In this beautifully illustrated book of short prayers from major world religions, award-winning author Demi shows children the great value of talking to God. Here they will find many time-honored favorites, including prayers of praise, prayers of petition, prayers of gratitude, and prayers of blessing. Taking readers on a fascinating journey across the globe, Demi's stunning illustrations celebrate the life of prayer shared by all the world's religions.
When Auntie Sanyu celebrates Sukkot at her home with family and animal friends who are Ugandan Jews--the Abayudaya--Warthog will not let go of the etrog. Includes glossary and facts about the Abayudaya.
Missy is trying to decide what to buy during her weekly Daddy Day when she meets a new friend and learns she can buy pizza for people who cannot afford a slice. Includes facts about Rosa's Fresh Pizza in Philadelphia.
At Passover, Bubbie Rose and Bubbie Ida Flora's tiny apartment overflows with children, grandchildren, and beloved friends. When it's time for the afikoman, they look and look, but no one can find it. Everybody searches, and they find a great many other things, but where has it gone? |cBack cover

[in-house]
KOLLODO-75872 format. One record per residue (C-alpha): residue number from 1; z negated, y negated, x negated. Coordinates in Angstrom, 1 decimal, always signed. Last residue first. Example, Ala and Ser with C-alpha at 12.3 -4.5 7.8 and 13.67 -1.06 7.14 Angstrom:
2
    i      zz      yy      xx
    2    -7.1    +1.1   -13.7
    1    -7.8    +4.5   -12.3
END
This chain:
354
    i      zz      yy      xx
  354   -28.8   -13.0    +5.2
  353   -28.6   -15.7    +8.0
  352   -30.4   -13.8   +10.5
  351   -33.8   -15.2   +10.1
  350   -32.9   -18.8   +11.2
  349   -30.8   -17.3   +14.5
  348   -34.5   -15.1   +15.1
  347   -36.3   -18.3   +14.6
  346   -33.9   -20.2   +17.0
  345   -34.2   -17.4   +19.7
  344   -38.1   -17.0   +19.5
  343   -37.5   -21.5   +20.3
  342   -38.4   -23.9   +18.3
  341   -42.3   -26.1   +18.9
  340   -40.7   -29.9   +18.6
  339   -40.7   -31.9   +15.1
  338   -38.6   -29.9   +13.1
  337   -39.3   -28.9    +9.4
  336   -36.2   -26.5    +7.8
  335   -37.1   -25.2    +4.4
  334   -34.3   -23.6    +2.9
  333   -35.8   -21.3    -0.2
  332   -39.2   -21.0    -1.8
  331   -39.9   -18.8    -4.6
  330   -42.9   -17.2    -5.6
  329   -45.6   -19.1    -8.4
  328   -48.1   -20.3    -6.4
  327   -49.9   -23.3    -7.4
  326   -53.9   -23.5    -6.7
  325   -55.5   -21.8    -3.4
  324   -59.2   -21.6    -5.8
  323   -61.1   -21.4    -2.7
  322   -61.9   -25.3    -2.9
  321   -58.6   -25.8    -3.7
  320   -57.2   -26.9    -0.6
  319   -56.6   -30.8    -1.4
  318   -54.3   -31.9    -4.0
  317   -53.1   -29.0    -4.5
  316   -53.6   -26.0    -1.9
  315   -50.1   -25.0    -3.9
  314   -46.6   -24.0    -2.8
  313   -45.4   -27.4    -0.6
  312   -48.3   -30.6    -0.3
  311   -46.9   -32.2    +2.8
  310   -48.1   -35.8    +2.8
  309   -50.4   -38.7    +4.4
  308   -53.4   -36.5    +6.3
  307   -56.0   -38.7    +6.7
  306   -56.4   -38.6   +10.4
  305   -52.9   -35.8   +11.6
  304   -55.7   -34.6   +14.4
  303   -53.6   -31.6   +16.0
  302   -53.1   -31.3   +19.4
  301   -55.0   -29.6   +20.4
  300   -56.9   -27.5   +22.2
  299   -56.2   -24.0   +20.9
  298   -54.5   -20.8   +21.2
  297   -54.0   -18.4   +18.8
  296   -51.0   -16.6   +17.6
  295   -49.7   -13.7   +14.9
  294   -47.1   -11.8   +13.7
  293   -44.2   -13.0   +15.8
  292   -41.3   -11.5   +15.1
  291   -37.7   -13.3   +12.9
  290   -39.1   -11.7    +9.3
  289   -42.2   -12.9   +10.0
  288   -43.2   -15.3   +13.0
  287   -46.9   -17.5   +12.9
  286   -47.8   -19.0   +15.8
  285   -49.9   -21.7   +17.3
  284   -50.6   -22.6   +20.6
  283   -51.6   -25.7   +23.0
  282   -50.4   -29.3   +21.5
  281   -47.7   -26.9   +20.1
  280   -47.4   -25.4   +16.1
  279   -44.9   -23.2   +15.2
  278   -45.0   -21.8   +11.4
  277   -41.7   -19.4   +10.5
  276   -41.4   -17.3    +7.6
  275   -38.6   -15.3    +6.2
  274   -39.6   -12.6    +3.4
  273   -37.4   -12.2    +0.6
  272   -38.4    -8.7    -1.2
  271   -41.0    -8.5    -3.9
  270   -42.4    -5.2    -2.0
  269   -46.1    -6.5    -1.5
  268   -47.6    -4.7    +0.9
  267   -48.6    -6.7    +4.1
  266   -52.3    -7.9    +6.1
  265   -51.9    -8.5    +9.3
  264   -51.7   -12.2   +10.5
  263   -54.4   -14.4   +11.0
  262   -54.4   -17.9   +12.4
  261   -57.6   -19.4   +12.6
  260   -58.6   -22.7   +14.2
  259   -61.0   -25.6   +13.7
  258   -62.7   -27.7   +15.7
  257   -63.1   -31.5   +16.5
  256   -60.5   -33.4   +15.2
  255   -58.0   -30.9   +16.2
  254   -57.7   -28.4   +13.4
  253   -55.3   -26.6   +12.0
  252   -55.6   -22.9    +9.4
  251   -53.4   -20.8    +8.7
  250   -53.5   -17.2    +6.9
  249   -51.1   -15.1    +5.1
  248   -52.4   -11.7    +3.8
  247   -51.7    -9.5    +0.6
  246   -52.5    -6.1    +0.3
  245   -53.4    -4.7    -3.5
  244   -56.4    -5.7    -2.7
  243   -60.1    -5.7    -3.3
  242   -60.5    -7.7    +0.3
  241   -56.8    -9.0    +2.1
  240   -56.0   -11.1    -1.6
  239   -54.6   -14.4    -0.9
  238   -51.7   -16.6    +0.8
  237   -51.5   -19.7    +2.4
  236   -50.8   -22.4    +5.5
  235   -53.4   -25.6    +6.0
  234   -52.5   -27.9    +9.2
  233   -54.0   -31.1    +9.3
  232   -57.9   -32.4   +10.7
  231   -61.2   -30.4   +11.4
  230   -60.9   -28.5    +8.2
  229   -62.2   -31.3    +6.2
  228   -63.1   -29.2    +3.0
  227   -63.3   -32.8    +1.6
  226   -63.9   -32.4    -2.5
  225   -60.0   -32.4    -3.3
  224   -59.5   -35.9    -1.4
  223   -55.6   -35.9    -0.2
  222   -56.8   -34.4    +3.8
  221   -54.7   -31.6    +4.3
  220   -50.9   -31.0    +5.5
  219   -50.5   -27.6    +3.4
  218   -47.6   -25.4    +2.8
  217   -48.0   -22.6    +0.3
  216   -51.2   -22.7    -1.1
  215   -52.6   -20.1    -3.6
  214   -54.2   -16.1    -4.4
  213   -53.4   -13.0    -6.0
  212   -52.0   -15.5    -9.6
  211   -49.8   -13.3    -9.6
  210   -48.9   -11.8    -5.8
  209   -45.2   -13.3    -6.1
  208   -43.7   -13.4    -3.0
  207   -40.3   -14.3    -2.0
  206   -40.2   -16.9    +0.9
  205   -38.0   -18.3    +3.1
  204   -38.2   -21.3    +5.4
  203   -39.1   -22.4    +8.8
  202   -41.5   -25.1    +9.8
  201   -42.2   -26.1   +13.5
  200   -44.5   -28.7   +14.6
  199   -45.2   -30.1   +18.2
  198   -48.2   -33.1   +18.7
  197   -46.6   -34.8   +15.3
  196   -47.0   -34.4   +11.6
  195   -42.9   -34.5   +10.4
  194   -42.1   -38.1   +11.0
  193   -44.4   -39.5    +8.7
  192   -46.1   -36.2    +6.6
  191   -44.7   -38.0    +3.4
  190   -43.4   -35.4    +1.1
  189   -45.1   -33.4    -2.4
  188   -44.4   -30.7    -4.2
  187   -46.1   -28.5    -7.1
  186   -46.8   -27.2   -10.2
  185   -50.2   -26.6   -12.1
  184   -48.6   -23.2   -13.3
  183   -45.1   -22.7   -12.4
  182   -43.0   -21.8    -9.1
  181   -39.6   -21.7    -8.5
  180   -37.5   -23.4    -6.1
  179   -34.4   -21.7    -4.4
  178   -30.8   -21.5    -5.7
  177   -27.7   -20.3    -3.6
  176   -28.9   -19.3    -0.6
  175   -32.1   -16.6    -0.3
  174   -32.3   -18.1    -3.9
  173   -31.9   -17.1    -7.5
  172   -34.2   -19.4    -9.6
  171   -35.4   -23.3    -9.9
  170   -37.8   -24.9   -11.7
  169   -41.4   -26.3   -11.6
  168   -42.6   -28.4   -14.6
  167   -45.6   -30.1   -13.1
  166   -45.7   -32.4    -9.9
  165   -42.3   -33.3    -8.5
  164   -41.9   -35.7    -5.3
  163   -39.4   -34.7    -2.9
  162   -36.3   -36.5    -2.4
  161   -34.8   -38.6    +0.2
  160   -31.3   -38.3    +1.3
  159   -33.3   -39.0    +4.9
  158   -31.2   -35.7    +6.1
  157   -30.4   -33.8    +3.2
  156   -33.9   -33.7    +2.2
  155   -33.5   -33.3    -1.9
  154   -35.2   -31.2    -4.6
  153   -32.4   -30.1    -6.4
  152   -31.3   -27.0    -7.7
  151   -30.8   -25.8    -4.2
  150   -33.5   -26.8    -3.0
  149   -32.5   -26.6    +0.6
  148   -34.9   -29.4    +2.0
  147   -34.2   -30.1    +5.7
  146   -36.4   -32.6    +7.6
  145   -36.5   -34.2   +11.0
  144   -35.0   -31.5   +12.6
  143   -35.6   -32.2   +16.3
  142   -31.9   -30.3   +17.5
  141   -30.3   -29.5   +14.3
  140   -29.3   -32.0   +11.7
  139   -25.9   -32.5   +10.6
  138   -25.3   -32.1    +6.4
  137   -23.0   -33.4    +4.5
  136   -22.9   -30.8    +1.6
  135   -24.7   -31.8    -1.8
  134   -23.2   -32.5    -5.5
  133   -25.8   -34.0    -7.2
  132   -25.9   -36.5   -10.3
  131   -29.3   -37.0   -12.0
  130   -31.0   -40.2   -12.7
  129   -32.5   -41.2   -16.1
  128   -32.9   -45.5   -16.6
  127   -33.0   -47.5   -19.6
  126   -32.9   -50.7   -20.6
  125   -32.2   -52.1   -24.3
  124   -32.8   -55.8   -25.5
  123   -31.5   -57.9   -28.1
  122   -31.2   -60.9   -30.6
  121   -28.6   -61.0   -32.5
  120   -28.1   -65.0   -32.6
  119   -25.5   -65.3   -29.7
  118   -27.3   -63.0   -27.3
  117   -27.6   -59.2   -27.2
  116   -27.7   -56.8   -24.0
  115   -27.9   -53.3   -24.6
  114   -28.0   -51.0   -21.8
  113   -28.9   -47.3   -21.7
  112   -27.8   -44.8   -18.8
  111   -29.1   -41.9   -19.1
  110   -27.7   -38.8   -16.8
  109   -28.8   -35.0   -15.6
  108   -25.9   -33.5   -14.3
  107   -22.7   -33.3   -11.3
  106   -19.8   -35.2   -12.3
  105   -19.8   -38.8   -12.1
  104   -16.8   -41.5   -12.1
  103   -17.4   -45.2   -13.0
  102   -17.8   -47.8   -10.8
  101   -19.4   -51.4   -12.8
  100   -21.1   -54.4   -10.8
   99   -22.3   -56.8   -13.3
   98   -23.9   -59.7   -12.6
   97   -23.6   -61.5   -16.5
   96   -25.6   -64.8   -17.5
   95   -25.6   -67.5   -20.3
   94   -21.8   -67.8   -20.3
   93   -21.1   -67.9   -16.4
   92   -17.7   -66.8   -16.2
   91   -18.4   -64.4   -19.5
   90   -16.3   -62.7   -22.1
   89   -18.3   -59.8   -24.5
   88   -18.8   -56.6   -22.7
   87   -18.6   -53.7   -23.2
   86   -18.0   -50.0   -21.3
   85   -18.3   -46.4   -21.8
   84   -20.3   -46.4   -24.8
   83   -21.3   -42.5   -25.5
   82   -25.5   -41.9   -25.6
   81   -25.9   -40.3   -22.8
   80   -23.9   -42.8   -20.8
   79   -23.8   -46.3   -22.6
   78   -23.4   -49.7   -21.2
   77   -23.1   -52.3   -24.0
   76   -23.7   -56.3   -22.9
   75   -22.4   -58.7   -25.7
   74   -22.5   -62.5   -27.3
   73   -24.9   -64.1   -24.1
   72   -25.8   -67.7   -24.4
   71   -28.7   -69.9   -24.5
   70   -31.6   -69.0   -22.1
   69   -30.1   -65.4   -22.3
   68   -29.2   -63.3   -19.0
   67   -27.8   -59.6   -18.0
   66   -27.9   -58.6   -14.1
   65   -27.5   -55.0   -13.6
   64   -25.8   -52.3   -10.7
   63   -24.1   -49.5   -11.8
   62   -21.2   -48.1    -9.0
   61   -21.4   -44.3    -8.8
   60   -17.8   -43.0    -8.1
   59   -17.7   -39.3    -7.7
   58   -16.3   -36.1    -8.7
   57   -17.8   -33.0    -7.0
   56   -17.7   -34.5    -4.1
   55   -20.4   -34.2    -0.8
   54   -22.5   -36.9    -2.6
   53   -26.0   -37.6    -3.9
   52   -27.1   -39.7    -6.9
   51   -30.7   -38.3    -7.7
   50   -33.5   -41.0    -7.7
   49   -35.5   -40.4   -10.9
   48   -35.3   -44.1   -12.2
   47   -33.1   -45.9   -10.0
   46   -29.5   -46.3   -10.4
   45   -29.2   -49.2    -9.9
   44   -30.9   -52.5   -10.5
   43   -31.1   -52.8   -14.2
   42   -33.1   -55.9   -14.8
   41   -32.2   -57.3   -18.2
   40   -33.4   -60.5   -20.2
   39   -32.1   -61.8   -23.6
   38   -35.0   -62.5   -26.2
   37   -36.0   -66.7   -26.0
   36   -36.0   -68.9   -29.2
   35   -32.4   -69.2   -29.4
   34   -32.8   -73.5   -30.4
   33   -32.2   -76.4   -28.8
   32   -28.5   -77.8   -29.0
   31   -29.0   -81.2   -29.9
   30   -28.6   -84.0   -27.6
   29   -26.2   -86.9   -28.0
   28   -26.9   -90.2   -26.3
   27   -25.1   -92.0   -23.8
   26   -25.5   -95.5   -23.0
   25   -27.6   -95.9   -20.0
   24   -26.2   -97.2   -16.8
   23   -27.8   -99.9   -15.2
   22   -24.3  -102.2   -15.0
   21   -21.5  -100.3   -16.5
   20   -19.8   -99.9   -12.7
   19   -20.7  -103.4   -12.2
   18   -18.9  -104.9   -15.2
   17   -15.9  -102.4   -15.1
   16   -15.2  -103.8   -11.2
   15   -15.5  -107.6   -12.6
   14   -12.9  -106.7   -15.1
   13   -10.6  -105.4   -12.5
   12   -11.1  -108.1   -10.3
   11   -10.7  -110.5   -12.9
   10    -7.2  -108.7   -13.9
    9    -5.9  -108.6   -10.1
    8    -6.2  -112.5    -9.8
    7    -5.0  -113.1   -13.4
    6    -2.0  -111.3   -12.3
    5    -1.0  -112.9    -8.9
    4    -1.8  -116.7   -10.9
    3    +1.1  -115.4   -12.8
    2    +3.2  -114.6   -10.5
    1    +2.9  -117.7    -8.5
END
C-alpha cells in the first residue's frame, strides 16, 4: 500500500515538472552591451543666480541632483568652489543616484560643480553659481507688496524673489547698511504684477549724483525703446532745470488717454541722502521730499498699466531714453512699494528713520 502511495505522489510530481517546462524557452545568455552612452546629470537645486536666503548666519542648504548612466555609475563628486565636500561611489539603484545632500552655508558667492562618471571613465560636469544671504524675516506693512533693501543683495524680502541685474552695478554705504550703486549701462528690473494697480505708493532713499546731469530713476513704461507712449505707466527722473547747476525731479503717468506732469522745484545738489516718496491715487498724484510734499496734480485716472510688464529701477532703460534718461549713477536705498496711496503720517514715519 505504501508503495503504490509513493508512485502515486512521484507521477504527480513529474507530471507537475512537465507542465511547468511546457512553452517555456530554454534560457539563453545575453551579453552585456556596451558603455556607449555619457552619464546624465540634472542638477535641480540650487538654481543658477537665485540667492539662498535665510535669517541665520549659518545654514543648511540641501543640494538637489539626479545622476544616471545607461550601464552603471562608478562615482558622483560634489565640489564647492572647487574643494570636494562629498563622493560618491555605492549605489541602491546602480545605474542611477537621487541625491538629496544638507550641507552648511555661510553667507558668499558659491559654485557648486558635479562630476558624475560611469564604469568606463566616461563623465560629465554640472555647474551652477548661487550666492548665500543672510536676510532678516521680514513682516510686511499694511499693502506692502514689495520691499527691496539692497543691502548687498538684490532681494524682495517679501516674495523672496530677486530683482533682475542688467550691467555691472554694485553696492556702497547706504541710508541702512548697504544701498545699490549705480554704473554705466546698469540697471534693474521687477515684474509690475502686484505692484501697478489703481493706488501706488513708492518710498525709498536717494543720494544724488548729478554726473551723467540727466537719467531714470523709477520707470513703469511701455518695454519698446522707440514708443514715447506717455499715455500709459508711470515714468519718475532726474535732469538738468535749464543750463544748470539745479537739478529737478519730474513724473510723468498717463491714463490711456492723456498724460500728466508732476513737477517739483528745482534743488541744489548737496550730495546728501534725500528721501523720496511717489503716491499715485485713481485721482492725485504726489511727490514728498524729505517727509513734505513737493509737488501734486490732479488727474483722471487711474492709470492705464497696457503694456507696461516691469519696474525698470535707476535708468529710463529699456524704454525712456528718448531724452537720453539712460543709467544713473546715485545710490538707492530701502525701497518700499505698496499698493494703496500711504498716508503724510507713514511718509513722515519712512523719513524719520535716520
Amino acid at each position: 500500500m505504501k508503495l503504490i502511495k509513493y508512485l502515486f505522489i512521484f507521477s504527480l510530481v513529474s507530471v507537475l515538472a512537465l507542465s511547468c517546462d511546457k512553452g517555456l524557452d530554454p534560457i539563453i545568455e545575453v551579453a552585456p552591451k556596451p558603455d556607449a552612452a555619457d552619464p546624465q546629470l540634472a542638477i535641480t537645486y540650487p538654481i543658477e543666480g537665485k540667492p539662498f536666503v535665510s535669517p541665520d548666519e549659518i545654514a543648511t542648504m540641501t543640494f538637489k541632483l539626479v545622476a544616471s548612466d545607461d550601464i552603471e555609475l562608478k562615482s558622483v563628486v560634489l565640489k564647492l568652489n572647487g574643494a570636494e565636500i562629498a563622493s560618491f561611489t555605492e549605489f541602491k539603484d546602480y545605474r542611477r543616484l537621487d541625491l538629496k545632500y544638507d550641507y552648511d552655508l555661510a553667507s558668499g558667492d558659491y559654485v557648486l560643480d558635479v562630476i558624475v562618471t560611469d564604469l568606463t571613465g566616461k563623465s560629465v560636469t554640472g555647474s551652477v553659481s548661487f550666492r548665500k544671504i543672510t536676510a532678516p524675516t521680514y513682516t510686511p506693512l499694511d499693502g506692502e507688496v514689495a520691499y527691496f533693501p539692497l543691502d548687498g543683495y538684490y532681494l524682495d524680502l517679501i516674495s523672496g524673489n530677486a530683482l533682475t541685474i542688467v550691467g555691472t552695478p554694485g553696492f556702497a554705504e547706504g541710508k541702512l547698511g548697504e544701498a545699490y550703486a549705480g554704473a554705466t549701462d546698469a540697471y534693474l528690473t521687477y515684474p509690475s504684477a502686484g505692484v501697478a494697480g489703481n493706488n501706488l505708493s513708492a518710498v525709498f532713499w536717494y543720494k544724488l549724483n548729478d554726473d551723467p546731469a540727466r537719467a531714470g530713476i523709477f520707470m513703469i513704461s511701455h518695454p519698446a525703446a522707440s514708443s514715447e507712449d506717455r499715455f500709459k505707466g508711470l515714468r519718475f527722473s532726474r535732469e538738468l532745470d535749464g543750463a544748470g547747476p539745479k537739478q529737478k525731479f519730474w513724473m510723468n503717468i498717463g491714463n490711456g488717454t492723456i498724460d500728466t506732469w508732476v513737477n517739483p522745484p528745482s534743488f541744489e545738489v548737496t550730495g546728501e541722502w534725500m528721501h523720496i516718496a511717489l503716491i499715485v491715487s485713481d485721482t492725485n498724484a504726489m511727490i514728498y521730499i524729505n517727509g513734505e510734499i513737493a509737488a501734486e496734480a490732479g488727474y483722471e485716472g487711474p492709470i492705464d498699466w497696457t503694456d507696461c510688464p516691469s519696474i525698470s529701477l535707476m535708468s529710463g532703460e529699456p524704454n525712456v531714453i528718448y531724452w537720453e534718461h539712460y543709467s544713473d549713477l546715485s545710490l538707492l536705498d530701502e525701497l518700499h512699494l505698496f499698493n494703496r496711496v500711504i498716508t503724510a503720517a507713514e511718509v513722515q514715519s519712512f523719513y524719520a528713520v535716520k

"28 Jewish nursery rhymes, lullabies and songs originating from the Ashkenaze, Sephardic, and Yemenite communities. The lyrics in Hebrew, Judeo-Spanish, Yiddish and Arabic are reproduced in the original alphabets, transcribed into Roman characters and translated into English. Additional notes on the origin and cultural context of each song also included. Recipient of the prestigious Coup de coeur Charles Cros 2006 in France (originally published by Didier Jeunesse)."--Publisher's website
During the Nazi occupation of Paris, no Jew was safe from arrest and deportation to a concentration camp. Few Parisians were willing to risk their own lives to help. Yet many Jews found refuge in an unlikely place, the sprawling complex of the Grand Mosque of Paris. Not just a place of worship but also a community center, this hive of activity was an ideal temporary hiding place for escaped prisoners of war and Jews of all ages, including children.